Leo: 'Don't you have enough going on?'

Leo Collins on being trans and having cerebral palsy.

I began my transition over three years ago and that was when I realised my true sexuality. I think it was because I finally felt happy in my body so I felt comfortable being a man with a man! 

I thought being trans and having Cerebral Palsy, it was going to be a tall order to get a date let alone anything else? I met my partner two years into my physical transition so I was a lot more confident with how I looked. My disability and the fact that I am trans has never been an issue in our relationship and at the moment I am content with just chest surgery. 

When I was a kid I kind of felt genderless, I enjoyed my dad treating me like a boy and I always wore boys clothes. My parents didn't really mind my chose of clothes until I was in my late teens when I suppose I should have 'grown out of it'.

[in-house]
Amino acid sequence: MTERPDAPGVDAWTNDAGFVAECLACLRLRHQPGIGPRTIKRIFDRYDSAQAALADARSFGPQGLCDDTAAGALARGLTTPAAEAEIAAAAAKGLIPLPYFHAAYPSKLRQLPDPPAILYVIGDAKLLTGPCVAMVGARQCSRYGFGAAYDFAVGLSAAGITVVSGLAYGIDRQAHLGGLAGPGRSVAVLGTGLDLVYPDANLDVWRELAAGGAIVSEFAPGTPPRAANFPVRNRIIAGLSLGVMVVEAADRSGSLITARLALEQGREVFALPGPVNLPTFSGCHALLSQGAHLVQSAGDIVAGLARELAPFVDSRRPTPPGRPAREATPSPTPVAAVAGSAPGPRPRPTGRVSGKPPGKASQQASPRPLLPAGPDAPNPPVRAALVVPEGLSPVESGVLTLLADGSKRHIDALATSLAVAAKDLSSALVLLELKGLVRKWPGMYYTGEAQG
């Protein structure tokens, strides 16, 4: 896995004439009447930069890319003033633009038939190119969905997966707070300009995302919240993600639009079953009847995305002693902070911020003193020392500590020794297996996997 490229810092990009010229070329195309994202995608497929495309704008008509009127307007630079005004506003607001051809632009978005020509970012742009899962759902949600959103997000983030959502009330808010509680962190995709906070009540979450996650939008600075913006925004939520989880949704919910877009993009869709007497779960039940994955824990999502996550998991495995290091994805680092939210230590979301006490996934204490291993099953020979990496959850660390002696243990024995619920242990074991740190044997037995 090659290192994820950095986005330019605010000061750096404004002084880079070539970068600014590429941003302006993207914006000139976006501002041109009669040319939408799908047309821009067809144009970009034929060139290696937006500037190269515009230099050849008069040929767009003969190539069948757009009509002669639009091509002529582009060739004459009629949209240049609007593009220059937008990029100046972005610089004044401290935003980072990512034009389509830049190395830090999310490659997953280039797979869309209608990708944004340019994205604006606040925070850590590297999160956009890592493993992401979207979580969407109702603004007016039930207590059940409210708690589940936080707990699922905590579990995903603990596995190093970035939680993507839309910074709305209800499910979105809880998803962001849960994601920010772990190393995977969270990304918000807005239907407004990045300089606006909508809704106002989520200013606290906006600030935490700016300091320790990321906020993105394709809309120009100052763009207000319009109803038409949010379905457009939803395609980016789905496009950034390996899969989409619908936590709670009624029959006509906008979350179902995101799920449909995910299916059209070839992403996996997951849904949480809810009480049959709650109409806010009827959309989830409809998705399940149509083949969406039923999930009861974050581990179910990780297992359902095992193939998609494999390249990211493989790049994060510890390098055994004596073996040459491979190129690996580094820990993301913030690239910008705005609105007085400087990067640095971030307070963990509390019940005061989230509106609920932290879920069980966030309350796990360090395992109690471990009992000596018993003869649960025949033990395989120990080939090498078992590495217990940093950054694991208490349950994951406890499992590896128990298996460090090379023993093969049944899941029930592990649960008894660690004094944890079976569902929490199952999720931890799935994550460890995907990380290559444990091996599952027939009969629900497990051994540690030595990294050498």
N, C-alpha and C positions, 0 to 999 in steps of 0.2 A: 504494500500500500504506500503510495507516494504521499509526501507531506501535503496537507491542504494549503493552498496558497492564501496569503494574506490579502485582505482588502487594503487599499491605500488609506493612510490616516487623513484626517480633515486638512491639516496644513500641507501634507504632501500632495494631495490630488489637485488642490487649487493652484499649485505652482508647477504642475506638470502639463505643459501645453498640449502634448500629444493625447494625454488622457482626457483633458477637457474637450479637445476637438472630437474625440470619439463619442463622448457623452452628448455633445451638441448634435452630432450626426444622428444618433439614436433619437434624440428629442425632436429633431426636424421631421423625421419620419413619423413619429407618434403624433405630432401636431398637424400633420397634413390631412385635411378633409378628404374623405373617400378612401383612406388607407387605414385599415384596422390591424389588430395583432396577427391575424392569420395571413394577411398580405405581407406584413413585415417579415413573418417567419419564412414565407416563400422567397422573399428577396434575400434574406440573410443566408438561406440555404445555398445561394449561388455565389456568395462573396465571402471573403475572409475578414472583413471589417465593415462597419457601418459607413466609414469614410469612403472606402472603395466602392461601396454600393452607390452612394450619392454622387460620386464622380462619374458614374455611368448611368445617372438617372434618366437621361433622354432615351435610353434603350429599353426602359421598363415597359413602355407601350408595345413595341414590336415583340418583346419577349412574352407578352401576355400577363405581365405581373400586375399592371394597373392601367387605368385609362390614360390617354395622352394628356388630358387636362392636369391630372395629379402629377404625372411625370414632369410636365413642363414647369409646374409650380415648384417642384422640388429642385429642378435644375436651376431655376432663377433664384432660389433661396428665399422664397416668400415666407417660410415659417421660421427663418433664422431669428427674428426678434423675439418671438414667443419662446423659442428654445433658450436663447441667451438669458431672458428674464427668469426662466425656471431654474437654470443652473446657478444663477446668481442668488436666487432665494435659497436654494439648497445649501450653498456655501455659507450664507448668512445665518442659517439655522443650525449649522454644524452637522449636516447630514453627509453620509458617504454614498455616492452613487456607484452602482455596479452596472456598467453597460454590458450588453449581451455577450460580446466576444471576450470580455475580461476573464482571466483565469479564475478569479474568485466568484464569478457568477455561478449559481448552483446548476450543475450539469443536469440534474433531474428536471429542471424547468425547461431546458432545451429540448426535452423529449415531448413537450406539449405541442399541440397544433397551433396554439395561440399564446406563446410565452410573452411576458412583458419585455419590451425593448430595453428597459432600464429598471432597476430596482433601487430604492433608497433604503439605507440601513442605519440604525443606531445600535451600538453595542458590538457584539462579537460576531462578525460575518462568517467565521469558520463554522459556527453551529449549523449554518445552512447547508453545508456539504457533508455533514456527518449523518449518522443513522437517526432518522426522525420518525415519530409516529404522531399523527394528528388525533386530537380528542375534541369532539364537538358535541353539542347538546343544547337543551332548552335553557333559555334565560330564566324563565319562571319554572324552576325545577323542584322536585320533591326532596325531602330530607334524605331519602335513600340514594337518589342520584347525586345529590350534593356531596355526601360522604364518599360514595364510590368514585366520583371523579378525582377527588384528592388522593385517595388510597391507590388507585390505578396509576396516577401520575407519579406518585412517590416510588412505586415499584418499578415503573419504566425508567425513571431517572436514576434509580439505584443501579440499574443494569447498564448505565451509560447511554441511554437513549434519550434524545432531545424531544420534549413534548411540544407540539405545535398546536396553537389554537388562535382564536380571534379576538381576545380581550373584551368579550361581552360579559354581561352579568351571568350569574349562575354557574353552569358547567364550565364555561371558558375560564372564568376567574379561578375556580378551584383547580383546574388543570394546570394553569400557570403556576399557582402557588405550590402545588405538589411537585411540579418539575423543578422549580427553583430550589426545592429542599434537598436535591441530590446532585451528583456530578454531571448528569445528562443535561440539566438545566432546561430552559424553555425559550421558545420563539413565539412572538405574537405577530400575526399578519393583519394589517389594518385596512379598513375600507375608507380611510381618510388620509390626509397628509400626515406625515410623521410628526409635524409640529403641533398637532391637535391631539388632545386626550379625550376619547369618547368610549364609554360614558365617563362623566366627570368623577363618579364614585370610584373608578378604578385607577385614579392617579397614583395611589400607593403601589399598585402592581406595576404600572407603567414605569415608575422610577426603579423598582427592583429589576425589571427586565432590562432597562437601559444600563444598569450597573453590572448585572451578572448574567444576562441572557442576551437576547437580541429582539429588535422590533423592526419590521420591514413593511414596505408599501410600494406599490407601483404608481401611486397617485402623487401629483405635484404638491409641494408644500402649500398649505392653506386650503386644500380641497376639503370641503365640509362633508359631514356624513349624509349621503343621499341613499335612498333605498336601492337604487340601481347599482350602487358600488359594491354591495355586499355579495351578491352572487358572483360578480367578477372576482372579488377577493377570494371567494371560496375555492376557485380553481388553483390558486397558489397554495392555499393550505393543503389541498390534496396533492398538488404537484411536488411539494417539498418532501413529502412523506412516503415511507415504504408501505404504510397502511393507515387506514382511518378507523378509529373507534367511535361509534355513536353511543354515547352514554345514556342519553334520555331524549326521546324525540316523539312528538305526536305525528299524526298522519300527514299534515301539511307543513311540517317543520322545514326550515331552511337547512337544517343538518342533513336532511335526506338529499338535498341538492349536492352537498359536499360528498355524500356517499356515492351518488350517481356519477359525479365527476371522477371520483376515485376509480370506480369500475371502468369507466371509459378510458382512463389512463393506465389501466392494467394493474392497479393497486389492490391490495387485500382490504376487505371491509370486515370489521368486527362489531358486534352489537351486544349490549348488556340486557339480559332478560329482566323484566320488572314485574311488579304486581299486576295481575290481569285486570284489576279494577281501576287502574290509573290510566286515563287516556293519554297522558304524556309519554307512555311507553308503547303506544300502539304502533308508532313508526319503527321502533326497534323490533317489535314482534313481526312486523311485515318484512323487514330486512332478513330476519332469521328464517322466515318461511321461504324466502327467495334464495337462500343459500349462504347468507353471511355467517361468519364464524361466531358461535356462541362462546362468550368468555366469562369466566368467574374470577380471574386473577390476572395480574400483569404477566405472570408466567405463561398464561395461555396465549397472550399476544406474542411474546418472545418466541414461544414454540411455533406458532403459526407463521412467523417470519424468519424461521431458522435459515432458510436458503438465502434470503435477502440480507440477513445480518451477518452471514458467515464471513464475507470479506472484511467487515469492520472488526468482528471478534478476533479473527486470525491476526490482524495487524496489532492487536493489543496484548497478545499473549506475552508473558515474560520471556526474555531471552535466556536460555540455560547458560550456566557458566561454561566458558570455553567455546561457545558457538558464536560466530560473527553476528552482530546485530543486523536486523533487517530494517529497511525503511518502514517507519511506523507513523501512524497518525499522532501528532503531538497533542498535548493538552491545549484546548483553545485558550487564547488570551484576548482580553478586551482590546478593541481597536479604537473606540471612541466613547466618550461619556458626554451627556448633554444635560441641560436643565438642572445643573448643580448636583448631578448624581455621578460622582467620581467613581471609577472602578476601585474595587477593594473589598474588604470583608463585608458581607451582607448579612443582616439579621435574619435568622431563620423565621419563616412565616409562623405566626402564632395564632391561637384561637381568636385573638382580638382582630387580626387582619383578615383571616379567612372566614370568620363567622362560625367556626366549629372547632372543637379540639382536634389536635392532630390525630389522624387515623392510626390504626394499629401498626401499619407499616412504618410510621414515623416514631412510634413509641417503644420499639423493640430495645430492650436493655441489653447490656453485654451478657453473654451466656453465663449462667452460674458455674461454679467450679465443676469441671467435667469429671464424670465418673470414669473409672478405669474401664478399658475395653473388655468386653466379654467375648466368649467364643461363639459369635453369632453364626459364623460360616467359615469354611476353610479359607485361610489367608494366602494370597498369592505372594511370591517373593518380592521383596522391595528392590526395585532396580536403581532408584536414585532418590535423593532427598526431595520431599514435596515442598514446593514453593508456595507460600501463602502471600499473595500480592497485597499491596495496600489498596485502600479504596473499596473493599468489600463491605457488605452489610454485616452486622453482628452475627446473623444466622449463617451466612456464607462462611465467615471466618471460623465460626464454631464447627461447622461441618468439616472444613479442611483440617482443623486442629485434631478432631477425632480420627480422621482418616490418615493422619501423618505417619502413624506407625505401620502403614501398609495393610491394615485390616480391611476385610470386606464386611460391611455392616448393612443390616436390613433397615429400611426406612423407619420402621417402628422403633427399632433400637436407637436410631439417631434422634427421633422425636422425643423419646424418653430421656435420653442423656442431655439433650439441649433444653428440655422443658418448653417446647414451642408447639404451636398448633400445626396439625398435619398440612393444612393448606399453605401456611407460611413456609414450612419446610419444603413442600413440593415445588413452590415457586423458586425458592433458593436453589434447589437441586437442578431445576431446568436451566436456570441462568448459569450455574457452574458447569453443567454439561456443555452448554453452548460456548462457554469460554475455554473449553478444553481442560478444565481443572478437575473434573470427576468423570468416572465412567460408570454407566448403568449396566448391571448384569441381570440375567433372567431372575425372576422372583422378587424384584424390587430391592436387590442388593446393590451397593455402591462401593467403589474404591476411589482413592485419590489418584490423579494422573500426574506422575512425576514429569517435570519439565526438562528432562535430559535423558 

It was only when I began uni that I discovered that I preferred wearing male boxers and no crop top that I was made to wear throughout school. It was actually when I was watching the Channel 4 TV programme My Transexual Summer that the penny finally dropped! I remember thinking 'that's actually how I feel'. 

Most don't have a problem

People who do not know me and do not have much knowledge about how to communicate with somebody with a disability, cannot even understand that I may be gay let alone transgender!

I have noticed that some of society tend to believe having a disability is enough of a complication and don't understand that I needed to change my gender. Somebody once said to me, 'don't you have enough going on?' My answer to this is that obviously I did not choose to be born in the wrong body, any more than I chose to be disabled. 

Before I met my partner, I went through a period of using dating and hook up apps. At the beginning I believed it would be difficult to get anywhere having a double whammy, a disability and being trans. In actual fact I found that if I was open and up front with people, the majority did not have a problem with anything! 

This article reflects the experience of the individual. It is not health information from the MHF under the terms of the NHS England Information Standard.